The Baltic States are nervous
Axis production was up to 17 and Steve had a handful of Peace Dividend chits and a growing vault of mystery technologies. My own troop strength wasn't great, but I had Jets and Rocket Artillery, so I felt it was time to bring Germany into the war. After seizing the Low Countries, I invaded the Ruhr. I was thrown back, and even lost the Low Countries themselves, but at least the Peace chit pipeline was shut down and Axis production was now tied to their vulnerable resource pool. Rather than push his luck in the west, GorGor turned east instead. Dutch had nibbled at bits of Poland and nearby territories, but quickly pulled back in the face of GorGor's own Rocket Artillery (rocketless Dutch: "Preposterous! We practically invented it!"). As the Axis armies pushed deeper into the USSR, I saw an opening and knocked Italy out of the war, with French troops leading the way.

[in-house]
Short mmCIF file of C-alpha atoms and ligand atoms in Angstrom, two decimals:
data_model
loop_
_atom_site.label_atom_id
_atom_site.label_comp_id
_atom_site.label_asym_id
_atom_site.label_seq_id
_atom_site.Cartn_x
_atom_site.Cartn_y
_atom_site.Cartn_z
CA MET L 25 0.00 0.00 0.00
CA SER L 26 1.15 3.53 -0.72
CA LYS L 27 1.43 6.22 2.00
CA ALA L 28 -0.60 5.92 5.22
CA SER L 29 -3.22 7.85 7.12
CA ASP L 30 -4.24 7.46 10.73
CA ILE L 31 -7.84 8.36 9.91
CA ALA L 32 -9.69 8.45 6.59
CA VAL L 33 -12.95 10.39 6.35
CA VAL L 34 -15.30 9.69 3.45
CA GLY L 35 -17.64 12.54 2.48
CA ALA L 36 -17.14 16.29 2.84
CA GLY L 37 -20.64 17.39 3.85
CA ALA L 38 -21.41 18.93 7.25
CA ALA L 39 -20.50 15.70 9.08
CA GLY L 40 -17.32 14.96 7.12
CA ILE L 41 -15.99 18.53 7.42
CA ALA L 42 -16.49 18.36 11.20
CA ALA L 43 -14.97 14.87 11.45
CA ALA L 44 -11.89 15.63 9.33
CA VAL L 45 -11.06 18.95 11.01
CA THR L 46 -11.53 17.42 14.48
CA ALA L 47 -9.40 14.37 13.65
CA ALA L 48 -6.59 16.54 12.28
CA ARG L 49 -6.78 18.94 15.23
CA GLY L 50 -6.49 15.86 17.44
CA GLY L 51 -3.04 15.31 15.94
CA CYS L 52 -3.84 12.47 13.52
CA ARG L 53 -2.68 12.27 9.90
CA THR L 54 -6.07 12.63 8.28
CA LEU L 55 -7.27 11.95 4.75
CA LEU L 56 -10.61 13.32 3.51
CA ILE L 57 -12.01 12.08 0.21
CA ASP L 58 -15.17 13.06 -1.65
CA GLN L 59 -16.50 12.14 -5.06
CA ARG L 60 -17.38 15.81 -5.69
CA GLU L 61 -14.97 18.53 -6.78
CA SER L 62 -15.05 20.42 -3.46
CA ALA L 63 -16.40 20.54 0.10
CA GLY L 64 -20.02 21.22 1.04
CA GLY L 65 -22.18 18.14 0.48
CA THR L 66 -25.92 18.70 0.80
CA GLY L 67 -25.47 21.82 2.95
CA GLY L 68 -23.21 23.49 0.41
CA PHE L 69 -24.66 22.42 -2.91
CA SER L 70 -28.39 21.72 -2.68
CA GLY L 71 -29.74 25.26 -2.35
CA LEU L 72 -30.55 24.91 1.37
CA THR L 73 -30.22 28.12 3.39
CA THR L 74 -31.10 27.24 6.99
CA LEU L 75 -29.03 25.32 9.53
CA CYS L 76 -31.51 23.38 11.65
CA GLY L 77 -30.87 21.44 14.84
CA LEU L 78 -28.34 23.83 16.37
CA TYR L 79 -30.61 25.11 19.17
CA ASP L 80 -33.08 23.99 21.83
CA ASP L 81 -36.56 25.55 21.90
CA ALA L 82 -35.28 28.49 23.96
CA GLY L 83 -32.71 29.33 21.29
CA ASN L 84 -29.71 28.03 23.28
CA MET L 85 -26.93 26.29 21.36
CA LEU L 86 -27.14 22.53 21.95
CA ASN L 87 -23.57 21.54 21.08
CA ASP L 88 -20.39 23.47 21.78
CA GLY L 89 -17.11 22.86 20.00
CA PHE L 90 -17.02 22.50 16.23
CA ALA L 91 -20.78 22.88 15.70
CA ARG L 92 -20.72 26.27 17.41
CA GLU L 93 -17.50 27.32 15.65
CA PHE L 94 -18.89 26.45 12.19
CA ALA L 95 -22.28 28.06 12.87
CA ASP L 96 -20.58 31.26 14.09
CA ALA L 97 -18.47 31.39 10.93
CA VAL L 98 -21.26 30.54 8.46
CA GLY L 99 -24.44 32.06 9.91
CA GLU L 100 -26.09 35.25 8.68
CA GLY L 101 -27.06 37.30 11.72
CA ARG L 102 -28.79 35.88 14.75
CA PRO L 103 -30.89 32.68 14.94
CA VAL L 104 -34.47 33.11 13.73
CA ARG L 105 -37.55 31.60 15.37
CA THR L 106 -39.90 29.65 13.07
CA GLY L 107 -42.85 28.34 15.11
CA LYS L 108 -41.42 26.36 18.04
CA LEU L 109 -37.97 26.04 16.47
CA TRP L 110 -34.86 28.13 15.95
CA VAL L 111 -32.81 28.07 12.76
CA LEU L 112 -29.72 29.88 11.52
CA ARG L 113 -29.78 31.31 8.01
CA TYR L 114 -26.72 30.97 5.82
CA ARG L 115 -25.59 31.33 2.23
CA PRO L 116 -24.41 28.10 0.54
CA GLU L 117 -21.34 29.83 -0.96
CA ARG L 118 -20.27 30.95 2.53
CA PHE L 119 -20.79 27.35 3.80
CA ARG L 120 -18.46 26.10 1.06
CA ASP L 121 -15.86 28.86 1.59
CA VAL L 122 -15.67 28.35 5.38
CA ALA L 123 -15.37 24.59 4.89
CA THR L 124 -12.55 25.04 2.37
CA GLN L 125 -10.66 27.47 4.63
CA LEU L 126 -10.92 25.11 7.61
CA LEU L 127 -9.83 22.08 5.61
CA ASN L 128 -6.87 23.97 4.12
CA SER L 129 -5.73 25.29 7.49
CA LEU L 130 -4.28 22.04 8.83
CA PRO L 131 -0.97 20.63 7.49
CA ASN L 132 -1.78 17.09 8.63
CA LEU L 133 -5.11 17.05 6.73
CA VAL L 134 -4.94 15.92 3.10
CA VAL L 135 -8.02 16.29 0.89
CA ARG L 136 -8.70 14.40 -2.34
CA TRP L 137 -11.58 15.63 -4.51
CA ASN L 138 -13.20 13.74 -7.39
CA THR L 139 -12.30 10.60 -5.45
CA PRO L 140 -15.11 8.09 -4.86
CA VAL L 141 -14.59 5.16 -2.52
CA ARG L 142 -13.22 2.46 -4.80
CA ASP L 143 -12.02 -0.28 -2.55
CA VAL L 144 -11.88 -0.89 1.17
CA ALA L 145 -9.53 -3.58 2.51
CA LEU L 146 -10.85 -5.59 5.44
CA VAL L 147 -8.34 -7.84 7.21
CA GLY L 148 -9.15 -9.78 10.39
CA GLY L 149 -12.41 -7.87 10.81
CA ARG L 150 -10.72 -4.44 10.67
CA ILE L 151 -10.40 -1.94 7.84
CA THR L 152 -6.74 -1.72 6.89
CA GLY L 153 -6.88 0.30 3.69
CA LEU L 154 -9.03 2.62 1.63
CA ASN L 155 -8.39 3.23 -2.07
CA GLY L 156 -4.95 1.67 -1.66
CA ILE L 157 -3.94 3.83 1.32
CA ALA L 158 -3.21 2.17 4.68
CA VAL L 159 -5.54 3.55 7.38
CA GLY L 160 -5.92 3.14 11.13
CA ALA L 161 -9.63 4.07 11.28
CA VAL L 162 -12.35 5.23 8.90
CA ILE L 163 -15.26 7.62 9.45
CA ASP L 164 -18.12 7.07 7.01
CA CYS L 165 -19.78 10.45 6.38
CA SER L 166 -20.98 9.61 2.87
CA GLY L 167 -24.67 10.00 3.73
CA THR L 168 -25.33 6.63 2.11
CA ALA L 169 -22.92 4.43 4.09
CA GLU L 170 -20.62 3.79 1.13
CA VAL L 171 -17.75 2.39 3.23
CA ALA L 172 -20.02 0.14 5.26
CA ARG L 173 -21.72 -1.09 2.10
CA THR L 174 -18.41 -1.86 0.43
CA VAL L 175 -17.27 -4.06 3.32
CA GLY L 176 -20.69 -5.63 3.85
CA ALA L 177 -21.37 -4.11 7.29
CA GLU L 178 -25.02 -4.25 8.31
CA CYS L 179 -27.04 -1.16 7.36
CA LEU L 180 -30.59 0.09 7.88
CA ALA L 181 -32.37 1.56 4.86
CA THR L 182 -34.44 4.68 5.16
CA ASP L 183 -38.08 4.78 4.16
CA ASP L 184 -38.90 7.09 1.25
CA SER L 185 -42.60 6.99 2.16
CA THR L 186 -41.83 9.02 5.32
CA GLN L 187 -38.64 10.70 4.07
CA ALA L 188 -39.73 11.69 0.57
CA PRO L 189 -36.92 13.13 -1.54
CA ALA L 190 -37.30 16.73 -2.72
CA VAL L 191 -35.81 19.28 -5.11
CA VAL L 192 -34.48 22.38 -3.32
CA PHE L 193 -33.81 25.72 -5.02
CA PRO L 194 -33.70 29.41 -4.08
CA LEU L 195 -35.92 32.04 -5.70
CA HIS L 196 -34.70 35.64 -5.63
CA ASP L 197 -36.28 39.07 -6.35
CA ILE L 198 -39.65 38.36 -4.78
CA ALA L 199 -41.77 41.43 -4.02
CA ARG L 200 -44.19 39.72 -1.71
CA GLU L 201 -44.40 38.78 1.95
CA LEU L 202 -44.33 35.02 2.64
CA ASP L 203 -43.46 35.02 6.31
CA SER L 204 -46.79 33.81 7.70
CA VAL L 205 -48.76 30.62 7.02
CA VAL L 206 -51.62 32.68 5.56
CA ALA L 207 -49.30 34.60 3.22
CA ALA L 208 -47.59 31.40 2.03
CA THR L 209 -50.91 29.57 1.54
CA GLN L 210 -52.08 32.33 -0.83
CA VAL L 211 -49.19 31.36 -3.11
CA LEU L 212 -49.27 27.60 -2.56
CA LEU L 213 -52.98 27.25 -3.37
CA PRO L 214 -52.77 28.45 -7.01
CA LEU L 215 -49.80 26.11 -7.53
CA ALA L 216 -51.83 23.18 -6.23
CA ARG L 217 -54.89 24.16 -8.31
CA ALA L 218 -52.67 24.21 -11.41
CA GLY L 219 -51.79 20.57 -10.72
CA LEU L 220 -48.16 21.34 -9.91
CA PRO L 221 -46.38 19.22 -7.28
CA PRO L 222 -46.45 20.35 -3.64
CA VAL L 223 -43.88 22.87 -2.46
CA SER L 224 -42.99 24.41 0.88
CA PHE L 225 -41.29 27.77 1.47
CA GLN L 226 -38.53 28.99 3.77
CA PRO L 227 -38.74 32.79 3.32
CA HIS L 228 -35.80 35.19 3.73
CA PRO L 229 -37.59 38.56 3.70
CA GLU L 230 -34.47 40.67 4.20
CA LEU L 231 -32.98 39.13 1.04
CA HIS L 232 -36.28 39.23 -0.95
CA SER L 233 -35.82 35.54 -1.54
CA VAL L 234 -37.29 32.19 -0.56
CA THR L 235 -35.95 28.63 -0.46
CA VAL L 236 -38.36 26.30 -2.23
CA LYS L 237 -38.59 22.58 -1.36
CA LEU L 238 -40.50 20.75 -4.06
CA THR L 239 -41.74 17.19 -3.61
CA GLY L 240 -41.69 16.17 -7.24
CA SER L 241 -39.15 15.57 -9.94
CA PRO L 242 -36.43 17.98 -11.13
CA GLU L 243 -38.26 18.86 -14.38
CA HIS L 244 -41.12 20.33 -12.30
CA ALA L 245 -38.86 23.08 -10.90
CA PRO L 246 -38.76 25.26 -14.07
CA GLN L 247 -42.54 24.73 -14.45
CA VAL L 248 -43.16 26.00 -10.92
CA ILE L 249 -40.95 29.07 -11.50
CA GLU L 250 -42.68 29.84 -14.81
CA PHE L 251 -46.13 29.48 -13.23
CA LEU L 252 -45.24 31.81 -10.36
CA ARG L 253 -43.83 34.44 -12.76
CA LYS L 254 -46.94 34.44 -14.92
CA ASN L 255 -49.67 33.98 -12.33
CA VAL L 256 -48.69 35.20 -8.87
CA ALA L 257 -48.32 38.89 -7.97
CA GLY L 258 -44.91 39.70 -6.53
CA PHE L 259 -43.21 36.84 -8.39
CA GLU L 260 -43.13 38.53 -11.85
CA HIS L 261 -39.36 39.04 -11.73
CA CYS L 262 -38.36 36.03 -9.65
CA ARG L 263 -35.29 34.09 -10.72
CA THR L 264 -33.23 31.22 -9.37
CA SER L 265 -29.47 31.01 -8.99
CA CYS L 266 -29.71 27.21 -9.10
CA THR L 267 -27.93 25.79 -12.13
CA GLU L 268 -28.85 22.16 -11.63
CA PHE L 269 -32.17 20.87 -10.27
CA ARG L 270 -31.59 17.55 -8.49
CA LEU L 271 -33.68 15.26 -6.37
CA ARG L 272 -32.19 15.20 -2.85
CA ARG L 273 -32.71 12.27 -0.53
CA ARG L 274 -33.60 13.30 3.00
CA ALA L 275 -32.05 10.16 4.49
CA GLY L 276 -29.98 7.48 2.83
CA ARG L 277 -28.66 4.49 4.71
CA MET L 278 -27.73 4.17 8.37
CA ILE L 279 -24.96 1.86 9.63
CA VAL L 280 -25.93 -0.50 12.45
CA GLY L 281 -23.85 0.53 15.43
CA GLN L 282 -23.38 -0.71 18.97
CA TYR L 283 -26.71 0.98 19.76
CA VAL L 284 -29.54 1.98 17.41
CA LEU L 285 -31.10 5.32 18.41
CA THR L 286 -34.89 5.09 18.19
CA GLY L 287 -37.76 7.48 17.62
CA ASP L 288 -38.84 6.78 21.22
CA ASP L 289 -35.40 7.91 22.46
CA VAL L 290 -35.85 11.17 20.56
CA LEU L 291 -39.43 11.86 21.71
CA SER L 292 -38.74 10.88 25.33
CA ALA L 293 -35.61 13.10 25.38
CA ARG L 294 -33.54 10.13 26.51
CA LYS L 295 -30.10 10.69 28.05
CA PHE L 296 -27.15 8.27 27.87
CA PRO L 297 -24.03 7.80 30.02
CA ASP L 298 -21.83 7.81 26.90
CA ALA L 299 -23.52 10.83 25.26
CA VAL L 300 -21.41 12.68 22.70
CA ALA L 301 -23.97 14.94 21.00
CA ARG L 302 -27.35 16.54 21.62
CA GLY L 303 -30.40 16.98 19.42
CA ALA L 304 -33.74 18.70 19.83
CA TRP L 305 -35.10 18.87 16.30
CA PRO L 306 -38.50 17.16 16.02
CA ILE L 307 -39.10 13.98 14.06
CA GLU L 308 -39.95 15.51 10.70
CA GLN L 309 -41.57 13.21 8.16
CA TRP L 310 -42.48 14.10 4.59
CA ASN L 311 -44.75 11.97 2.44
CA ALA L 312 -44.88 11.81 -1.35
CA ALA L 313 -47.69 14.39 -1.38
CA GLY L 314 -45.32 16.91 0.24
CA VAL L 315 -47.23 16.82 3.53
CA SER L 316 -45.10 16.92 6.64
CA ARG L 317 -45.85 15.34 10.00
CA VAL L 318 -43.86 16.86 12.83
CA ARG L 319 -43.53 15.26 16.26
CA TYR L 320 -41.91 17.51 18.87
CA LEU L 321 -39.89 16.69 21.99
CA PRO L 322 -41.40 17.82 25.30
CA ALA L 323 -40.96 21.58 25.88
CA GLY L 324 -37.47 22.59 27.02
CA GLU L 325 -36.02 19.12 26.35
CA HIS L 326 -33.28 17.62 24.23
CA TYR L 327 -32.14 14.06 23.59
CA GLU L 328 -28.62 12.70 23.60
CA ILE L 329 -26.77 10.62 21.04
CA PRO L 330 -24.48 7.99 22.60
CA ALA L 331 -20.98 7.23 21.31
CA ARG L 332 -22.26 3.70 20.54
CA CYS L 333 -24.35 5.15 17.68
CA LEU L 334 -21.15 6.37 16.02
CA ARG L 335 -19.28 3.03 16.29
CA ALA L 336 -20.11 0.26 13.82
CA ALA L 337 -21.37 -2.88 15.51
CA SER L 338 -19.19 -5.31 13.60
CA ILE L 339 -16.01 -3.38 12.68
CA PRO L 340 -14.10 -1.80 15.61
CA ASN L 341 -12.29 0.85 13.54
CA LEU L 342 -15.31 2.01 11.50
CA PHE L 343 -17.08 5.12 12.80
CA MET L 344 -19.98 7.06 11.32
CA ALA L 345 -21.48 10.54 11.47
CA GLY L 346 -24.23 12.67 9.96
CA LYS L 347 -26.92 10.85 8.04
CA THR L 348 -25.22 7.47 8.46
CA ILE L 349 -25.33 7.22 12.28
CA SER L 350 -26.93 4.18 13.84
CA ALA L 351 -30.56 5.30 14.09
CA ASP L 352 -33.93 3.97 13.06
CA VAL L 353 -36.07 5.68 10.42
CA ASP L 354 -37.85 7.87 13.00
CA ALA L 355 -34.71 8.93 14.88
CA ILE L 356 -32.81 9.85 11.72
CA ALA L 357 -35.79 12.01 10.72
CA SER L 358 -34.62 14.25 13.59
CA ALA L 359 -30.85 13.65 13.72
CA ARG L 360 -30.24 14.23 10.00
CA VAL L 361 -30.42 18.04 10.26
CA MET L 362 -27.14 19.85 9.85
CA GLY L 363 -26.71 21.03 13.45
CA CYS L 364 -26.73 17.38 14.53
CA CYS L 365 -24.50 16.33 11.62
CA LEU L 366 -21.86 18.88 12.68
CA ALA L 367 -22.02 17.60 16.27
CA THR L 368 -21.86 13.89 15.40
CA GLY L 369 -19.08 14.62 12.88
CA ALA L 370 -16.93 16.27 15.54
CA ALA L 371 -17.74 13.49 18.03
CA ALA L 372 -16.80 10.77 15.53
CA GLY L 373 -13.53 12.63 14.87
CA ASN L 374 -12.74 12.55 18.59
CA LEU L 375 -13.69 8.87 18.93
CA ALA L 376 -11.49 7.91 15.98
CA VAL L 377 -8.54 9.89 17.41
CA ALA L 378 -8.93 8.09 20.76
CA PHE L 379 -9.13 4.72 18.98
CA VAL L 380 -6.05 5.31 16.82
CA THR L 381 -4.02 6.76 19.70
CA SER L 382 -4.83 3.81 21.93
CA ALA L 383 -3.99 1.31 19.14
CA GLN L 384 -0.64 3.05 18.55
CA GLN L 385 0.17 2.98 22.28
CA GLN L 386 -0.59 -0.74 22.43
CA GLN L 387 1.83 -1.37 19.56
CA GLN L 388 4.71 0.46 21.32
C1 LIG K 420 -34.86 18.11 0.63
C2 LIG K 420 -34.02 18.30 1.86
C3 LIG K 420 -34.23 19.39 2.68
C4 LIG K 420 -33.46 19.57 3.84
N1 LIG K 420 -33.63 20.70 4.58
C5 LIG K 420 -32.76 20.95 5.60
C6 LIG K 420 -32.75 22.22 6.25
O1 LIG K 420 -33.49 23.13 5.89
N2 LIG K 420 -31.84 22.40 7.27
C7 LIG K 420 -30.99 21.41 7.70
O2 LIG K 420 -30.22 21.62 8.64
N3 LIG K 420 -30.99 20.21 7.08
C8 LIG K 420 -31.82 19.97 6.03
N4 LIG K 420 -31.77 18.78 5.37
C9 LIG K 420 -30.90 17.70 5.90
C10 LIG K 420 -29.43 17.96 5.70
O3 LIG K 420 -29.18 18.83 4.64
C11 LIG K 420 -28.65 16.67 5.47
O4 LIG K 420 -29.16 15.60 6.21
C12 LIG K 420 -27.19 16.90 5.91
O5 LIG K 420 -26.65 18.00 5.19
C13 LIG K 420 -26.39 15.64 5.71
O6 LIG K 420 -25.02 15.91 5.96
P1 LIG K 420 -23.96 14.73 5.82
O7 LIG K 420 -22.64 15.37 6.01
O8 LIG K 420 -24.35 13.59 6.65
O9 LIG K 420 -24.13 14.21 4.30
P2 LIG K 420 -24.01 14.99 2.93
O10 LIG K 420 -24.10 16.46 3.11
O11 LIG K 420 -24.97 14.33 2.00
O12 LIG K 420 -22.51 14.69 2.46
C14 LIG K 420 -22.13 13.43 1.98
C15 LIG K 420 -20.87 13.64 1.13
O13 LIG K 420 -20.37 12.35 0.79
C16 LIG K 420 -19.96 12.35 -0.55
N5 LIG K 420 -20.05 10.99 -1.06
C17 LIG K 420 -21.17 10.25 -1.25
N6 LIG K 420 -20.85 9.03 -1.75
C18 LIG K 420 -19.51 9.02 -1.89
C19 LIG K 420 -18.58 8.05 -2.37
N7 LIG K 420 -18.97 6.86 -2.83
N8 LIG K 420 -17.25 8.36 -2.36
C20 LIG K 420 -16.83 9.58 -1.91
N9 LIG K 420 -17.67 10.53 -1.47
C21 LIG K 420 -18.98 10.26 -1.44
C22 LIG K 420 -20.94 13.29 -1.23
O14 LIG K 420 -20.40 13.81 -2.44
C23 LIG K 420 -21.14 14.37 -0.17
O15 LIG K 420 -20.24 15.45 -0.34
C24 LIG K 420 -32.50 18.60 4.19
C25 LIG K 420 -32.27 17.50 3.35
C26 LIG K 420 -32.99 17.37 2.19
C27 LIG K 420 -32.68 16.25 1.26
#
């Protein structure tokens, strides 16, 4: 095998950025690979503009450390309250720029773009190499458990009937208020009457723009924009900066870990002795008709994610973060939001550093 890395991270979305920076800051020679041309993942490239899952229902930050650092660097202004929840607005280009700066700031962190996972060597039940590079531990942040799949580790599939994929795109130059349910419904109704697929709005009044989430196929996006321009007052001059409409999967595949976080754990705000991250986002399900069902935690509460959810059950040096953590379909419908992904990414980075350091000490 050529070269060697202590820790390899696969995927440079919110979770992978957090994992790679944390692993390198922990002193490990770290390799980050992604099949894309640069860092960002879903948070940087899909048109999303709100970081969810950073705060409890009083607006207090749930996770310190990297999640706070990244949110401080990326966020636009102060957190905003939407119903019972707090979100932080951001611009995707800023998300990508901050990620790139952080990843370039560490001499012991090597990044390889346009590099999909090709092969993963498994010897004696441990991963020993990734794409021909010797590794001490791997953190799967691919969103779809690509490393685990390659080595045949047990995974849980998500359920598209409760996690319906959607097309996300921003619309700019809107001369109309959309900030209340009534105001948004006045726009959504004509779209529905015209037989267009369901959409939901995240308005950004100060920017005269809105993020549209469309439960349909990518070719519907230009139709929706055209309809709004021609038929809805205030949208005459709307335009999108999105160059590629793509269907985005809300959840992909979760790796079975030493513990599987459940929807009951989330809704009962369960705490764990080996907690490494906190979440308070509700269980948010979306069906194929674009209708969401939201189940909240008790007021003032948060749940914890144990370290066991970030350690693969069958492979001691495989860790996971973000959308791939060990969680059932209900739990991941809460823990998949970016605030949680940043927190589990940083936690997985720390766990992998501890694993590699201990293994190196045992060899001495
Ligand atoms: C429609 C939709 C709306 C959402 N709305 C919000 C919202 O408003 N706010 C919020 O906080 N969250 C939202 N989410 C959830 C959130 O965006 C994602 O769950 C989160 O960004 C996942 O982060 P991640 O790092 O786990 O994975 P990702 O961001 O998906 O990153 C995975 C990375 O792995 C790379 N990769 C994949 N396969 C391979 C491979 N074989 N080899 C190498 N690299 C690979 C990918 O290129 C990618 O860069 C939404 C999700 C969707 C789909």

Undone by the underbelly
With Rome in hand and a heap of Western steps on the doorstep of the Ruhr, we called it as a West victory in '43. GorGor revealed just how close it was - he had six points from Peace chits (in four draws!) and one step of an A-Bomb built. With 17 points of production, he was just one shy of an auto-victory, so war came in the nick of time. Dutch was unduly hosed by his Persian adventure, and I was the primary beneficiary - by the odds I should've been down a major capital and struggling to remain relevant. It was a good, tense game, with many lessons learned (and mis-learned too, I'm sure) - I've yet to have a dud game of T&T, and already look forward to our next session.